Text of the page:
Some key reasons why Omega Man is not as effective as
28 Days Later:
1. Special effects. London really looks empty in 28
Days Later, but when Heston is driving through LA, we see people and
vehicles moving in the background, we see working traffic lights,
etc. Charlton Heston's body double is in several minutes of
motorcycle chase footage, and looks nothing like Heston. It's a big
wide-bodied guy with silver hair. Might have been Tip O'Neill.
2. Chatty zombies. The Omega Man script turned
into albino plague victims, which was OK, but it also turned them into a
religious cult with anti-technology beliefs. The conflict ends up
with Charlton Heston battling against the Albino Amish.
And these are the most garrulous zombies ever. The Nouveau Amish Blanc leader
spends most of his screen time making long-winded Luddite speeches, as if he
really wanted to get Heston's support in the next Zombie Party election.
3. Sound track. Over the years, movie
makers have really learned a lot about how to co-ordinate the sound
track with the mood they seek to elicit. The musical score for The
Omega Man, although haunting in spots, basically sounds like a TV
theme song or the overture to a Broadway play. I kept waiting for
the curtain to open on Gordon MacRae riding his horse, or Yul
Brynner pacing about in his bare feet.
... or maybe for Bill Murray to come
out and start singing the words:
Oh He's not the Beta Guy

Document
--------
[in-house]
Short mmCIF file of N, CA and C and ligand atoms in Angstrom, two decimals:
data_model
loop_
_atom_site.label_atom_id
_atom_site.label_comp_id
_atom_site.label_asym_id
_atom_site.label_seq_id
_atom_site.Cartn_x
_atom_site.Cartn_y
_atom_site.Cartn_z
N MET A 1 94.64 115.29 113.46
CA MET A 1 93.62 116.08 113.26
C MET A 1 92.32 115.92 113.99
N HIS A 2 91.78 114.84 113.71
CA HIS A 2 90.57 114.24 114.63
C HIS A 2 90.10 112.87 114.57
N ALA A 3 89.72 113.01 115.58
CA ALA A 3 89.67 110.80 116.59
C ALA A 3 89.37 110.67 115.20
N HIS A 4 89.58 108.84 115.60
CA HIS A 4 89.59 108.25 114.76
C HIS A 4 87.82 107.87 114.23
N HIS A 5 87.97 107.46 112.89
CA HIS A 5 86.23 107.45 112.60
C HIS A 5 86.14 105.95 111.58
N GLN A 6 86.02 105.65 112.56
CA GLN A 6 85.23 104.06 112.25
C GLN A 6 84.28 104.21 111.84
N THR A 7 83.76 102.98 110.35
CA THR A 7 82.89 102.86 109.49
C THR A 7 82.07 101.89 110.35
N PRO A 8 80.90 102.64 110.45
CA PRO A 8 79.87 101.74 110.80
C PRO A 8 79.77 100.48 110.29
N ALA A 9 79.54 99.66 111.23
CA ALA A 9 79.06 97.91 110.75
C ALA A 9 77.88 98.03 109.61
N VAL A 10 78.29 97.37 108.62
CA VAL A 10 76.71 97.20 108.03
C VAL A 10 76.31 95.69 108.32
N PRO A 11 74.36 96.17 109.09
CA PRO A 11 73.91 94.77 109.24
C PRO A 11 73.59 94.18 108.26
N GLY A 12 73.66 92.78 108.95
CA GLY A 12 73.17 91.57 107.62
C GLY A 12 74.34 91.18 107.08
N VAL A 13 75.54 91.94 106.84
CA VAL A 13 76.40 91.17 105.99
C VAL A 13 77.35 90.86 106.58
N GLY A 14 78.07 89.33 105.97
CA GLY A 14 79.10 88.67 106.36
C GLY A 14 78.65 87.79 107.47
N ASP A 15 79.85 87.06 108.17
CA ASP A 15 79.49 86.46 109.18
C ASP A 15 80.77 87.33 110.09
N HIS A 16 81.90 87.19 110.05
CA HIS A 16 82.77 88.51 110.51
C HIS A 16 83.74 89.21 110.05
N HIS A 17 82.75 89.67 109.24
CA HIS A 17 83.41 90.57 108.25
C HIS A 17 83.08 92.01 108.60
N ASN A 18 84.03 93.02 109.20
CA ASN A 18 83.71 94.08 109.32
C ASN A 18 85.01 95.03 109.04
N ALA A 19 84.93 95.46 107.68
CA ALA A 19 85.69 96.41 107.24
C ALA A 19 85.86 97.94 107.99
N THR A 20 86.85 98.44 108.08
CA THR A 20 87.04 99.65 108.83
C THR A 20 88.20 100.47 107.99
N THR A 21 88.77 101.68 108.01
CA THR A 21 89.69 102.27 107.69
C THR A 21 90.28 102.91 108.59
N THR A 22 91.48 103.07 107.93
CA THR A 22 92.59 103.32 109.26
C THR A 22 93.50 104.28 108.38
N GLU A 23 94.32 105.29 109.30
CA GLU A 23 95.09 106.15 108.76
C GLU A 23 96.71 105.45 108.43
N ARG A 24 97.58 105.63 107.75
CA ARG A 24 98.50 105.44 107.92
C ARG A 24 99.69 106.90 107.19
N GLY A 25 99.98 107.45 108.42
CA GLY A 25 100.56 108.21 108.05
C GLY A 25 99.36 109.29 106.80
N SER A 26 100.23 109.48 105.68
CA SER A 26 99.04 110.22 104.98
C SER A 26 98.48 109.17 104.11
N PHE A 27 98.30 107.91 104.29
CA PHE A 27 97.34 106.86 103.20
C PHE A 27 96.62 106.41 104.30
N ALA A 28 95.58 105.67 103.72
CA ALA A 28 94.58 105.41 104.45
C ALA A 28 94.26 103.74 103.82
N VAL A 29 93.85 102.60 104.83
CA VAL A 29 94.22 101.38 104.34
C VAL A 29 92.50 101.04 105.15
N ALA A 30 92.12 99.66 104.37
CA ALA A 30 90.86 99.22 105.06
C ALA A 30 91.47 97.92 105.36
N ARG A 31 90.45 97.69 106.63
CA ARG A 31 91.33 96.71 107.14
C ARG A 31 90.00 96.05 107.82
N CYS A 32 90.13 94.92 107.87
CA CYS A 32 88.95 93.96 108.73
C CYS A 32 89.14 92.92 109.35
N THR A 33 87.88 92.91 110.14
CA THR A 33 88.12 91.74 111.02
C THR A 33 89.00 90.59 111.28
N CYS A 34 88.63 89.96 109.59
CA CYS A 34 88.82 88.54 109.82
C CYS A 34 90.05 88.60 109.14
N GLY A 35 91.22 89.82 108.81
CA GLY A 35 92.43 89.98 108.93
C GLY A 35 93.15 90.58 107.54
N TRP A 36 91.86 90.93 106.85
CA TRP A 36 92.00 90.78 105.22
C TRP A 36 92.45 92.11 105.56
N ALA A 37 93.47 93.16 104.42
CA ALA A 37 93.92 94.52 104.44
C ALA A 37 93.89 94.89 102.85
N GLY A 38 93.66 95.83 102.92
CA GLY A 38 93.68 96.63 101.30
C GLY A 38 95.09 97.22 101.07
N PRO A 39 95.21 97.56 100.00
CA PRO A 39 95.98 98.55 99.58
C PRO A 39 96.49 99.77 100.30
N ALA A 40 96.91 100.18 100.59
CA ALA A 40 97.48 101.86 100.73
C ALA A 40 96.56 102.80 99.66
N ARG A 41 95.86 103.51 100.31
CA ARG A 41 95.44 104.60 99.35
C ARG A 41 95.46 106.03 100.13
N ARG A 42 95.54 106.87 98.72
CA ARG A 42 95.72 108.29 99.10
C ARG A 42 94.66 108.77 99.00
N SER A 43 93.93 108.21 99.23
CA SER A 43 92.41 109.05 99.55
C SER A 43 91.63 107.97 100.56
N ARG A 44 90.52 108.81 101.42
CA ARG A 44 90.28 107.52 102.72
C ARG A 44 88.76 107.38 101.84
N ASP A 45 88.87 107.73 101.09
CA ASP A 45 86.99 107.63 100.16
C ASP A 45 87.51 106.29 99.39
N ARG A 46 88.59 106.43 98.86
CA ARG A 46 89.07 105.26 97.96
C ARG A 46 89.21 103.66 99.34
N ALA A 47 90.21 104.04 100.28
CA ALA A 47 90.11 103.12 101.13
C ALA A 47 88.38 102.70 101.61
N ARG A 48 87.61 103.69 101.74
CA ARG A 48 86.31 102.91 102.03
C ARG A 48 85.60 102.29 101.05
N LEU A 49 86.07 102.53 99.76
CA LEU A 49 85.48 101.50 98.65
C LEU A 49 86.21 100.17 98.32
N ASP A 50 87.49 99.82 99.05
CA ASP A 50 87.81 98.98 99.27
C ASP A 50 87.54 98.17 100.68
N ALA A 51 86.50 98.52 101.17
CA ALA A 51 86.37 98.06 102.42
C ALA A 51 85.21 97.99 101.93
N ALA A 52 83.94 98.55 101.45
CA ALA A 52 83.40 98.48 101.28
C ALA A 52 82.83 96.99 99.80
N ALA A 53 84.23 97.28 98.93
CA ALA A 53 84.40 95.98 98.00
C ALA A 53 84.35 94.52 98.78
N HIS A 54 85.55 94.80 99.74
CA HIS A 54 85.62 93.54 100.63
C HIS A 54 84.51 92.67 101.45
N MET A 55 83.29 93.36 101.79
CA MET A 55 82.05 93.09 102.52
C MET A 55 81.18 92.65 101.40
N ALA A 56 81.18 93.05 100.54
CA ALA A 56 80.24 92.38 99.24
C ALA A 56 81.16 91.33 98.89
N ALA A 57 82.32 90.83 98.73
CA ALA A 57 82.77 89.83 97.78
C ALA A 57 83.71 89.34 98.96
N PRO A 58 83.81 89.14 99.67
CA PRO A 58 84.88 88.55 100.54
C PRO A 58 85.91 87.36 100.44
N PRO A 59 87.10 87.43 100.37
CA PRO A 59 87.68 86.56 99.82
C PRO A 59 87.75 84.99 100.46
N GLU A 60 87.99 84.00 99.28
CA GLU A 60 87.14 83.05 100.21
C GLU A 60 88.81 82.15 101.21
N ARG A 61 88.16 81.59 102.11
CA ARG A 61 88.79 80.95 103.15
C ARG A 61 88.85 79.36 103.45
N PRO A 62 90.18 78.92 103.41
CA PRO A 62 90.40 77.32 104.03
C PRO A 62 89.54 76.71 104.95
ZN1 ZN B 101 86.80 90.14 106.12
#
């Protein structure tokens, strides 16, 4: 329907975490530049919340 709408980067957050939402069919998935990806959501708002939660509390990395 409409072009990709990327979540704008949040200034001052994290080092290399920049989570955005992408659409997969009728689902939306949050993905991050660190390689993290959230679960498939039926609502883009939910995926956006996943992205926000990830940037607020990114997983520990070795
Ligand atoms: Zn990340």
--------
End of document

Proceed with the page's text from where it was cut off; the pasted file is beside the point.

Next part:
Or Catherine Zeta's Guy
He's the Omega Guy
....... and he's all alone
Oh, he don't wear L'Oreal
just seekin' an Omega Pal
and someday an Omega Gal
....... to call his own
maybe someday when the world is new
there'll be an Omega Baby, too.
so it can finally be true
....... when he hears that phone
Most of the scenes in Omega
Man would be better underscored with silence, or with natural noises
ala Bergman or Tarkovsky, or with modern horror
techniques - like low, slow repetitious drumbeats (ala The Hole or
Angel Heart), or even with classic horror techniques like the sudden shrieking sounds in
Psycho. As it stands, the film has no tension.
4. Story consistency.
Heston has been living alone in the
world for two years. Everyone else on earth is a zombie, as far as
he knows. Yet he has fresh grapes on his table. Zombies running
their own vineyards when they can't work by day? (Even though they
are not vampires, they can only function at night.)
Heston spends every day trying to
find where the zombies sleep in L.A. Even assuming they stay in one place permanently
because they are too stupid to move, L.A. is a mighty
big place for one guy to cover. He has to inspect every floor of every building without
even using elevators. Meanwhile, the zombies all come to Chuck's
house every night, and he has an entire armory in his den. Yup,
every night he knows exactly where they are, but instead of shooting
them, he sits in his house, cooks himself dinner, and plays chess
with an imaginary opponent represented by a bust of Caesar. During